Split in suffrage movement," ibid., pp. 135-136; in Becker, Bowman, and Torrey, op. cit., p. 10.

Majority of women not suffragists, in Carolyn Johnston, Sexual Power: Feminism and the Family in America (Tuscaloosa: University of Alabama Press, 1992), p. 102.

WCTU, in Rosalyn Terborg-Penn, "Discrimination against Afro-American women in the woman's movement, 1830-I920," in Harley and Terborg-Penn, op. cit., pp. 21-24.

Amelia Bloomer, Frances Harper, and Josephine St. Pierre Ruffin, ibid., pp. 22-23.

Black and White Southern joining forces to prevent lynching. in Carolyn Johnston, Sexual Power: Feminism and the Family in America (Tuscaloosa: University of Alabama Press, 1992), p. 109.

Jessie Daniel Ames, in Paula Giddings, When and Where I Entey,: The Impact of Black Women on Race and Sex America (New York: William Morrow & Co., Inc., 1984), pp. 207-208.

Anna Julia Cooper, in Johnston, op. cit., p. 107.

Black men opposing suffrage, in Rosalyn M. Terborg-Penn, Afro-Americans in the Strugglefor Woman Suffrage, dissertation submitted to the faculty of the Graduate School of Howard University (Ann Arbor, MI: University Microfilms International, 1983), p. 268.

Quote by Mary Church Terrell, ibid., p. 269.

Wells-Barnett, in Rosalyn Terborg-Penn, "Discrimination against Afro-American women in the woman's movement, 1830-1920," in Harley and Terborg-Penn, op. cit., p. 24.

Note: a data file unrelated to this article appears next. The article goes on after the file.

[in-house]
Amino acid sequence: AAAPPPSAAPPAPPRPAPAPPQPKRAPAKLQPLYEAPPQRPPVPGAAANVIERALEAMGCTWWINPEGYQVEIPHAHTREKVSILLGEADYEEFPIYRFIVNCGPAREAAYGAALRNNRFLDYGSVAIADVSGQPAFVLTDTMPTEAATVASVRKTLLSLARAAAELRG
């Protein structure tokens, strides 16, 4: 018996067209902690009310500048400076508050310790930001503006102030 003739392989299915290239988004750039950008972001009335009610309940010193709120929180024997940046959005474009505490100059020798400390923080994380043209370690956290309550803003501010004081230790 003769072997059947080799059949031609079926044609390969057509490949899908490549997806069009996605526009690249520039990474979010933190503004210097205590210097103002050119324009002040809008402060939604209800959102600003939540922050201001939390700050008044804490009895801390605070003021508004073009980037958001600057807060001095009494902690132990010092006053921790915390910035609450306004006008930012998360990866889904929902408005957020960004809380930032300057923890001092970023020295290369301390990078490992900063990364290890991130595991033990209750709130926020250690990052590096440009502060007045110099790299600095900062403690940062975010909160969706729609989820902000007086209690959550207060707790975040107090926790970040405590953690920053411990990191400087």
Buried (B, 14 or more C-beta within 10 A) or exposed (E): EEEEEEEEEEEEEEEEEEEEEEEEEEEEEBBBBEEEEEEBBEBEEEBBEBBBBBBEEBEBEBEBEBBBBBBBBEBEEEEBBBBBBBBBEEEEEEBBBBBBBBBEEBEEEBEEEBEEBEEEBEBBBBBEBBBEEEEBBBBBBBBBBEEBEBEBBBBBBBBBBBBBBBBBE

Sylvamle Williams's comment to Anthony, Rosalyn Terborg-Penn, "Discrimination against Afro-American women in the woman's movement, i830-1920, in Harley and Terborg-Penn, op. cit., p. 24.

Reference to Alice Paul, in "Discontented Black Feminists:  Predule and Postscript to the Passage of the Nineteenth Amendment," Lois Scharf and Joan M. Jensen (eds.), Decades Of Discontent: The Women's Movement, 1920-1940, (Westport, CT: Greenwood Press, 1983), p. 264.

Southern states that failed to ratify the suffrage amendment, in Johnston, op. cit., p. 105.

"Historian believing the suffrage amendment would have passed soon anyhow," in Anne Firor Scott and Andrew MacKay Scott, One Half the People: The Fight for Woman Suffrage (Urbana: University of Illinois Press, 1982), p. 46.

Disillusionment with enfranchisement, ibid., pp. 47-48.

Flappers, in Mary Becker, Cynthia Bowman, and Morrison Torrey, Cases and Materials in Femiiniist Jurisprudence: Taking Women Seriously (Minneapolis: West, 1993), p. 16..

LWV and NWP, in Anne Firor Scott and Andrew MacKay Scott, One Half the People: The Fightfor Woman Suffrage (Urbana, IL: University of Illinois Press, 1982), p. 49.

NWP as racist and classist, in hooks, op. cit., pp. 171-172.

Council for Interracial Cooperation, in Paula Giddings, When and Where I Enter: The Impact of Black Women on Race and Sex America (NewYork: William Morrow & Co., Inc., 1984), p. 171.

YWCA, in Jacquelyn Dowd Hall, "A Common Bond of Womanhood? Buildingan Interracial Community in the Jim Crow South," in Nancy A. Hewitt, Women, Families, and Communities: Reading in American History, Vol. 2 From 1865 (Glenview, IL: Foresman/Little, Brown Higher Education, 1990), p. 107.

Black women joining their own groups and forming coalitions with Black men, in Giddings, op. cit., pp.  93, 166.

Nannie Burroughs, ibid., p. 210.